Are We Looking for a Hero?

Are We Looking for a Hero?

DrWhoThe other day, an issue of Entertainment Weekly arrived in my mailbox. Doctor Who was on the cover. Let me repeat that, because it’s significant.  Entertainment Weekly had Doctor Who on the cover. What’s next? Good Housekeeping? Vogue? The New York Times Literary Supplement?

And there’s more. Out of the last fifteen covers, six featured genre work: the new Superman movie, Game of Thrones, World War Z, Oz the Great and Powerful, and Catching Fire. Counting the Doctor, that’s seven genre covers out of sixteen. And each with a feature article, of course.

Where am I going with this? Well, I don’t know about you, but I’m old enough to remember when it would have been UNHEARD OF for any genre work to appear on the cover or front page of any widely or popularly-read entertainment information vehicle. No newspapers, no magazines, no book or movie review sections. Zip. Zilch. Nada.


LeiberMaybe, you’ll say, but these are heroes, and there’s always been certain amount of popular interest in the “hero” – even the genre hero as evidenced by Flash Gordon and Buck Rogers. (And let’s not forget that Westerns are a genre too.) But has it struck you that lately there’s been an exponential increase in the popularity of the heroic figure?

It makes sense, at least to us, that there should be an ongoing discussion of the Fantasy and SF hero among readers and writers of same. Here in the pages of Black Gate itself we’ve seen, just in the last couple of weeks, Sarah Avery’s two-part review of Jason M. Waltz’s Writing the Fantasy Hero, (there’s another installment today) and John O’Neill’s announcement of the winners of the “Writing Fantasy Heroes Contest”, who answered the question “What makes a true hero?”  Further afield, John R. Fultz had a recent post about the meaning of the word epic, and how the epic hero has evolved into modern times.

We all have our favourite heroes (mine are Fafhrd and the Grey Mouser), but now we see Comic Book, Fantasy, SF, and other genre heroes everywhere. On the best seller lists, breaking box office records. Making it chic to be a geek.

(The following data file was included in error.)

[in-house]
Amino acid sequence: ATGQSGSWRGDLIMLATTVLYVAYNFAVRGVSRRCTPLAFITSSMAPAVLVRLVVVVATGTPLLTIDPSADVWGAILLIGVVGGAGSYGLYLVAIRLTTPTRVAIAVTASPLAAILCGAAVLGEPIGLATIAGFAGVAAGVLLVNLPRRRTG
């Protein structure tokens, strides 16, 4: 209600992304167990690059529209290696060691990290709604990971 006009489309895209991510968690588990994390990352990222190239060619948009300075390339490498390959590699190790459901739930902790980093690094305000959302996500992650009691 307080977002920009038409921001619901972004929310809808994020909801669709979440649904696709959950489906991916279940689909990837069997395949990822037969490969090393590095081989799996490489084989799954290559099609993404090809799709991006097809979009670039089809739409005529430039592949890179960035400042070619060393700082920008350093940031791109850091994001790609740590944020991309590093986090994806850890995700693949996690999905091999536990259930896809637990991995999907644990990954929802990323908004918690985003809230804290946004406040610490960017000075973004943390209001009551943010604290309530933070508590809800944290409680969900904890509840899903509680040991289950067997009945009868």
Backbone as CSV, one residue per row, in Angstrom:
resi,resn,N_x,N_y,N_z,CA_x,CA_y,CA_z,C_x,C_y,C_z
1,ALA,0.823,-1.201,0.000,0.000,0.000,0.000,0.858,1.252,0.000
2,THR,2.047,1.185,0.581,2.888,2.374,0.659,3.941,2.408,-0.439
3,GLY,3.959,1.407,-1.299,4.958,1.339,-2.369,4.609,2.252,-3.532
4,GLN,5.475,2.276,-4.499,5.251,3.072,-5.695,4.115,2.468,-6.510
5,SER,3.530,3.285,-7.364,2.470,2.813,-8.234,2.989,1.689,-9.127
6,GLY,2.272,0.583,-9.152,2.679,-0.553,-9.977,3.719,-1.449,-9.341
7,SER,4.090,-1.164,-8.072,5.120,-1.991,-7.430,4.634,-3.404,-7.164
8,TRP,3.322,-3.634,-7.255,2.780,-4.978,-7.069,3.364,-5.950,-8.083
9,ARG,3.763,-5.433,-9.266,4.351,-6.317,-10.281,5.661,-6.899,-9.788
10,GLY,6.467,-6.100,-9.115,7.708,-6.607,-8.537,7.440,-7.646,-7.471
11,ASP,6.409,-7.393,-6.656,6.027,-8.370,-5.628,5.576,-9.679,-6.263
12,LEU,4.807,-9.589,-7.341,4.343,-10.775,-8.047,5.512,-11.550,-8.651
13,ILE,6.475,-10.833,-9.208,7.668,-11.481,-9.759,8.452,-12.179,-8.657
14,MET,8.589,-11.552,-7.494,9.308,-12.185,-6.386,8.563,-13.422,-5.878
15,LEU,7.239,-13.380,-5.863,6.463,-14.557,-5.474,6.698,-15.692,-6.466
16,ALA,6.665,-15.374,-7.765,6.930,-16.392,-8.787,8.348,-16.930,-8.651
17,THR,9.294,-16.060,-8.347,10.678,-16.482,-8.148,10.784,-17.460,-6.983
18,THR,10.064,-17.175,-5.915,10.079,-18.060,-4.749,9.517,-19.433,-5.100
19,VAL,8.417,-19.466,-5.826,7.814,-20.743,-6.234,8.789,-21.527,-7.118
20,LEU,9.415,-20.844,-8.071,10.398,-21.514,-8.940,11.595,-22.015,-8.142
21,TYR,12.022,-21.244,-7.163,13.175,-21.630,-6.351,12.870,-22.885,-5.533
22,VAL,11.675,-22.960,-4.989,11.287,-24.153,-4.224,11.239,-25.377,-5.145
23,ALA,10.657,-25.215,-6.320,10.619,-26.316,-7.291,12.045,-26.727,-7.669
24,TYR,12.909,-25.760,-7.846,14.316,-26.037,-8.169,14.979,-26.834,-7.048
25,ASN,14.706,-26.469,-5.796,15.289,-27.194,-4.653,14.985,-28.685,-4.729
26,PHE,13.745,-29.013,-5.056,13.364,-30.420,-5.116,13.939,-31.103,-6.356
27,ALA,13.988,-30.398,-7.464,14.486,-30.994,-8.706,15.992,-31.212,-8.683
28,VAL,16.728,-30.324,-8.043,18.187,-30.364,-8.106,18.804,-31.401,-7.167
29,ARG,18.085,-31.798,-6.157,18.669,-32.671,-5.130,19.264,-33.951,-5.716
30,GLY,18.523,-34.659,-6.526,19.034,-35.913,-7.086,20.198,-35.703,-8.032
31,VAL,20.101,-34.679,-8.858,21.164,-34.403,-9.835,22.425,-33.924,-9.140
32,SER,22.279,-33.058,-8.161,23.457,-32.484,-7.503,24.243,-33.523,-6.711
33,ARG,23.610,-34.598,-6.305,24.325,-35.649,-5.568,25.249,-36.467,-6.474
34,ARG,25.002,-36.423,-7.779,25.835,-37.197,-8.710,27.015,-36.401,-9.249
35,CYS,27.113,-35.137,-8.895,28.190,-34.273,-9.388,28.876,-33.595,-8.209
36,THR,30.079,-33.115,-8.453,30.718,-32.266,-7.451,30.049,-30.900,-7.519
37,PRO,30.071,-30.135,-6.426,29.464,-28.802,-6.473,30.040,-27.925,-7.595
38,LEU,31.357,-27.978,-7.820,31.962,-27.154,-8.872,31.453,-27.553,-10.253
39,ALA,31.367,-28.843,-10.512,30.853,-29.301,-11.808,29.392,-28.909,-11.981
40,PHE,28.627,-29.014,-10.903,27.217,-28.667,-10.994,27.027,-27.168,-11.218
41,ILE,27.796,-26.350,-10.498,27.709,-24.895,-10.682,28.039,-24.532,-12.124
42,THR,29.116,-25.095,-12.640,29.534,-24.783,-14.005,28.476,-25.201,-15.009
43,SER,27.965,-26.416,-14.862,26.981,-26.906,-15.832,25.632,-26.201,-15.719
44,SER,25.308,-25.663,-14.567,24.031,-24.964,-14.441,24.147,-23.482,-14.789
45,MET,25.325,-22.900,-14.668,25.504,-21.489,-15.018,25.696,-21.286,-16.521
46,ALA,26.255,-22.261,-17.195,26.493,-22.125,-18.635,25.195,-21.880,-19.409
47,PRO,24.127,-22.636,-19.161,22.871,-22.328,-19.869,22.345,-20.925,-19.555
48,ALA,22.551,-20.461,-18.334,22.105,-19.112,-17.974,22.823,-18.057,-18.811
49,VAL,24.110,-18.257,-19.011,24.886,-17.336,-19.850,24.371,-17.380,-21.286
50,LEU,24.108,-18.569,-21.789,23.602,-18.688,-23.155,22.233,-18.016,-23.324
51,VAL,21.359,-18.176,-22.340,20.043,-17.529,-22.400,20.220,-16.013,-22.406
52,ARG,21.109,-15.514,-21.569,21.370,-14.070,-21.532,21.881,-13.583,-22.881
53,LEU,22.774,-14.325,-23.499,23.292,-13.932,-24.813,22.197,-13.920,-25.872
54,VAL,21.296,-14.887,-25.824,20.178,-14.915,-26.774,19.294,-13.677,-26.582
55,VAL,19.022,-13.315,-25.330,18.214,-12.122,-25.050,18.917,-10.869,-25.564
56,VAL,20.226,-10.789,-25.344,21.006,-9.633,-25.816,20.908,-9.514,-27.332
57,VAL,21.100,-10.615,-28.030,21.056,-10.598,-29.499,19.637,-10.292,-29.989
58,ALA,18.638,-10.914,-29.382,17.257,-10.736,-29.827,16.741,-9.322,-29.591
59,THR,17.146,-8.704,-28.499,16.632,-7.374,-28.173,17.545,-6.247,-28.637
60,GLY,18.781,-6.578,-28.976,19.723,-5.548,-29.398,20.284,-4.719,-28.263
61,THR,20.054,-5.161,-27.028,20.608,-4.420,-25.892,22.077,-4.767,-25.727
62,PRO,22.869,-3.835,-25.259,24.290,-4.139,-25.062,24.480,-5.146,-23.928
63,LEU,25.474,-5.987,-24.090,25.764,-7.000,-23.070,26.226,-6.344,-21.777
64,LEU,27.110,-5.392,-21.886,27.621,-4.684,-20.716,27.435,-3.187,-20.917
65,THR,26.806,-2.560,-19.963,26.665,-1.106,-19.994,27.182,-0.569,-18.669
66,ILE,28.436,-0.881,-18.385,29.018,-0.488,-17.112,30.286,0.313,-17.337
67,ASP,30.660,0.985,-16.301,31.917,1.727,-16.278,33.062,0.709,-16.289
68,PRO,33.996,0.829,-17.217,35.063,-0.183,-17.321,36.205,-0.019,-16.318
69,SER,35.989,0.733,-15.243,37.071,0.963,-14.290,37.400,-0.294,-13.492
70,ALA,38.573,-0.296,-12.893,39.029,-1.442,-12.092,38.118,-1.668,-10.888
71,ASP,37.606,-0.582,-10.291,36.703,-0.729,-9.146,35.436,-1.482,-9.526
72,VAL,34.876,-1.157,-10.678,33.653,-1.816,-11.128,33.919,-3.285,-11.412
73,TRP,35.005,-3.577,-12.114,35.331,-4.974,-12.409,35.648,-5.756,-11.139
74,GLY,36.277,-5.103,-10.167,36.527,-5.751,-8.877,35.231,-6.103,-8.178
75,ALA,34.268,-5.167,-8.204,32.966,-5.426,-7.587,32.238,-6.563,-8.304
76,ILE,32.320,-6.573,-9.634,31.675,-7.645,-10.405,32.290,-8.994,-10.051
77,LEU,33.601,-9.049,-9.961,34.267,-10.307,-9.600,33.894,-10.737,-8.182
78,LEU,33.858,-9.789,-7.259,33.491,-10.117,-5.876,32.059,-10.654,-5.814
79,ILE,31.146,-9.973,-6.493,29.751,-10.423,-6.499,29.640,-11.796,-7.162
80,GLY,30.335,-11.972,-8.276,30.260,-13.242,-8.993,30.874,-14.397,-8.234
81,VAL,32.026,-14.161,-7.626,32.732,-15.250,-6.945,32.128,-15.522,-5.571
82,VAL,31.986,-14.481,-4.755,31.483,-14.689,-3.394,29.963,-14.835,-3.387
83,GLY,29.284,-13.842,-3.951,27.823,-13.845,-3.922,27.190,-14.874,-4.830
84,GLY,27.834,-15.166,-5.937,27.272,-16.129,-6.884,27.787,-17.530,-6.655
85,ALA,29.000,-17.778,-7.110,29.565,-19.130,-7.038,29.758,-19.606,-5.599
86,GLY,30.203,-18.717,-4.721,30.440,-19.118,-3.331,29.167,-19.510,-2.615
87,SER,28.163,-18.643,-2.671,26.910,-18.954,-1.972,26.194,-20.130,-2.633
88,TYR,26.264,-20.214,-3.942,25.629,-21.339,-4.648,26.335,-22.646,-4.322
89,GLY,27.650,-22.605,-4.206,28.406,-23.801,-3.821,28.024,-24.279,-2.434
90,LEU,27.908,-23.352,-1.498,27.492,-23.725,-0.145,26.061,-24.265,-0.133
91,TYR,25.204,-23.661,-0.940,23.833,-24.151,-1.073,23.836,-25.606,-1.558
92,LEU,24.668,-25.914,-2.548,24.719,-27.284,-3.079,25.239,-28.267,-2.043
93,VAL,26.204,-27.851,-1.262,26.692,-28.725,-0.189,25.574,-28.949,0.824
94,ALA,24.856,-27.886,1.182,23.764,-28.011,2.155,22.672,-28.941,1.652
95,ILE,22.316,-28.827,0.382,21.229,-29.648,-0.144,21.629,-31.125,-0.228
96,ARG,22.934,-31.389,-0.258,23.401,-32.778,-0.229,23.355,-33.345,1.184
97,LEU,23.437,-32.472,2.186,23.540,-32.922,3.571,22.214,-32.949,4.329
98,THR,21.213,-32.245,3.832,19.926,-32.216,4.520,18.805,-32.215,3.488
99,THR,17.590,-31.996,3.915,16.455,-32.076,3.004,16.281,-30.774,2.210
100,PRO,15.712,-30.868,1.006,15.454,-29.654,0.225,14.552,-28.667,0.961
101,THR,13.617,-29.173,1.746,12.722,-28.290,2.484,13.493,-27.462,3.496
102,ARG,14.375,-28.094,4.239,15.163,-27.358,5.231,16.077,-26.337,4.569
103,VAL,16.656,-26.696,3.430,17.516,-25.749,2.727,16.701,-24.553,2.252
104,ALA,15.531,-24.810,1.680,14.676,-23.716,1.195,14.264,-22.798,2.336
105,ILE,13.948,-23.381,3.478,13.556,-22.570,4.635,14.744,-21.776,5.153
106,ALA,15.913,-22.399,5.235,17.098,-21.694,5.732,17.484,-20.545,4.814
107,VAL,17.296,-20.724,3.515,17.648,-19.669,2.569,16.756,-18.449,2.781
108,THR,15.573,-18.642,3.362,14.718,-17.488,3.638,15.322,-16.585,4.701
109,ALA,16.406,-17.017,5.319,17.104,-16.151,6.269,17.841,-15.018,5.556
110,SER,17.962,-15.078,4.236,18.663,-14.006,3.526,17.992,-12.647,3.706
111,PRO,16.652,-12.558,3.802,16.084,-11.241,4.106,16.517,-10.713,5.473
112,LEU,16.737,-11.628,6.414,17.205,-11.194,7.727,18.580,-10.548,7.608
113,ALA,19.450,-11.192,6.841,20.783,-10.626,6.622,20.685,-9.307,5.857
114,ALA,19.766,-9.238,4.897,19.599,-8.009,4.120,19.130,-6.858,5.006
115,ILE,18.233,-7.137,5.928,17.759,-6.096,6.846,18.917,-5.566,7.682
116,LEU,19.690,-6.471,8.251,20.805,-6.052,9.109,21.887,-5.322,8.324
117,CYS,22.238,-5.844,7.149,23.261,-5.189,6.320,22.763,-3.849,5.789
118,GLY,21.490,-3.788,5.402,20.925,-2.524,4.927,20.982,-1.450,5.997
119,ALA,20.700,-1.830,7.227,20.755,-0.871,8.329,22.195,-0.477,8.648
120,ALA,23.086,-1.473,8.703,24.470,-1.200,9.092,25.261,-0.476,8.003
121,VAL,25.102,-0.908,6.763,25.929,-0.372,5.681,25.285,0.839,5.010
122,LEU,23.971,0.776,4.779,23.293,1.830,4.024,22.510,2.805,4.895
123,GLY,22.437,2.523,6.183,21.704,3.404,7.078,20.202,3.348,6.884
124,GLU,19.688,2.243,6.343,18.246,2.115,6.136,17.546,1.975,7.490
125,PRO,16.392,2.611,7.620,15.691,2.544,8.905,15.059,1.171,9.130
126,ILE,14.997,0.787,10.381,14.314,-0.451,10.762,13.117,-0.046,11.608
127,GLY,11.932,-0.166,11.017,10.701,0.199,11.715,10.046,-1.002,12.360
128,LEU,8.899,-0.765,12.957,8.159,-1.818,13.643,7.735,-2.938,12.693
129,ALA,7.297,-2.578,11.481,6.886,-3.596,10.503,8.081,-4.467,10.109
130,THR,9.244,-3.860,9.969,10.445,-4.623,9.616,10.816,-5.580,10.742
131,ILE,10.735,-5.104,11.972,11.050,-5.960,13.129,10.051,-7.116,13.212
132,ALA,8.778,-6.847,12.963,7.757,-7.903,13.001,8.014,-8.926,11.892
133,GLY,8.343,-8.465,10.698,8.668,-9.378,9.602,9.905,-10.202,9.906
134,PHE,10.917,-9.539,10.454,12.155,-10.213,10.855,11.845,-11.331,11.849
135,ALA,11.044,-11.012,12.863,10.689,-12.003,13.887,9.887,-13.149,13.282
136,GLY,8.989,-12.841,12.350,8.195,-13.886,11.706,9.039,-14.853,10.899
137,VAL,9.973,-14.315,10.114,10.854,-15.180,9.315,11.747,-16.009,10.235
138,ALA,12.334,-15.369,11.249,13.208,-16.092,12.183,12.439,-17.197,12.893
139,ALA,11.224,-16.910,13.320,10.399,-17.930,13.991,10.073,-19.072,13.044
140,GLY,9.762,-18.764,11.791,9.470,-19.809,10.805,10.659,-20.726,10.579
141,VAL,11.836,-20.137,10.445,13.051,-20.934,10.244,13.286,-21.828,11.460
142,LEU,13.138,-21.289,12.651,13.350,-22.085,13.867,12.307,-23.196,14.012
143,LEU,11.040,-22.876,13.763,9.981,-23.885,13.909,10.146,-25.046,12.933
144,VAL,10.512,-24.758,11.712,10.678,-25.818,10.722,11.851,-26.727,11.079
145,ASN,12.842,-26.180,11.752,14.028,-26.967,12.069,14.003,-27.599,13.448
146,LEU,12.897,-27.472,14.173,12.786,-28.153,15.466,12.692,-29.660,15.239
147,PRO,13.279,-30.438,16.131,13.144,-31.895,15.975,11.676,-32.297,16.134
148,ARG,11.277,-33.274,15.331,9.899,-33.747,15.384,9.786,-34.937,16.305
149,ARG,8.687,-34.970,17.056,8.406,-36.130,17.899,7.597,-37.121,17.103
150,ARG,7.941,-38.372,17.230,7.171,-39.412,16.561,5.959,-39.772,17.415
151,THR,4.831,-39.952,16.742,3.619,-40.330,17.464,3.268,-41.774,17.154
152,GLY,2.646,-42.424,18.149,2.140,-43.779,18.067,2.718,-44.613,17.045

RathboneDo I have an explanation for this? Well, yes. But it’s not really my explanation, and it involves another genre’s hero. Back when I was an undergraduate and taking a course in the British Novel, my professor – completely a propos of nothing, as was his want – gave his theory on how it was that a fictional character like Sherlock Holmes became so popular that people wore mourning for him when Conan Doyle killed him off.

Here’s the theory in a nutshell: In a time of great social stress, the world cried out for a hero. And the hero came. And the world was comforted.

Here’s the explanation: When Holmes first appeared, Queen Victoria was coming to the end of her reign. She’d been queen for as long as most anyone could remember, and people were a little worried about the new guy. Society was changing, changing much too quickly for comfort, and there was an unaccountable feeling among people in general that things were getting out of hand – rising crime rates, rising violence, little wars all over – and they couldn’t see why, or how to go about fixing it.

Any of this sound familiar? (When was the first Superman comic?)

Sherlock1Along came a genius who knew exactly what the problem was (Moriarity, the Napoleon of crime) and how to go about fixing it. And he could do it. Fix any problem presented to him. Every time. And we know that Holmes himself, while eccentric in the good old British sense, isn’t dangerous or weird because he has as his best friend and companion the sensible everyman, John Watson.

Oh man, talk about your catharsis, your restoration of order! If Holmes had been around, he would have solved the murder of Hamlet’s father in two shakes, and everyone could have lived. Well, okay, not Claudius, but you see where I’m going, right? People all over the world heaved sighs of relief, put down their Strand Magazines, and went quietly off to bed.

Holmes himself has never been out of the public eye. I can’t begin to count the number of actors who have portrayed him – the only other characters who come close are the Musketeers, D’Artagnan, Porthos, Athos and Aramis. It’s been said that there’s been a definitive Holmes for every generation, with Basil Rathbone and Jeremy Brett being two stand-out examples.

The irony is that Holmes is more popular right now than he has been since his own time – and isn’t that significant.  In addition to the Robert Downey Jr. films, we have not one, but two versions of the Holmes character, in the TV shows Elementary, and Sherlock – and I’m not even going to talk about House.

But let me return to the subject of my opening paragraph. Isn’t there another fictional hero who has recently captured the popular imagination to an extraordinary extent?  Now that we have an idea of why that might be so, let’s examine the evidence:

Highly intelligent. Apparently indestructible. Solves any problem presented to him with a combination of logic, deduction, action, and some useful tools. Plenty of acquaintance but only one real companion (at a time). Recreated for each new “generation.”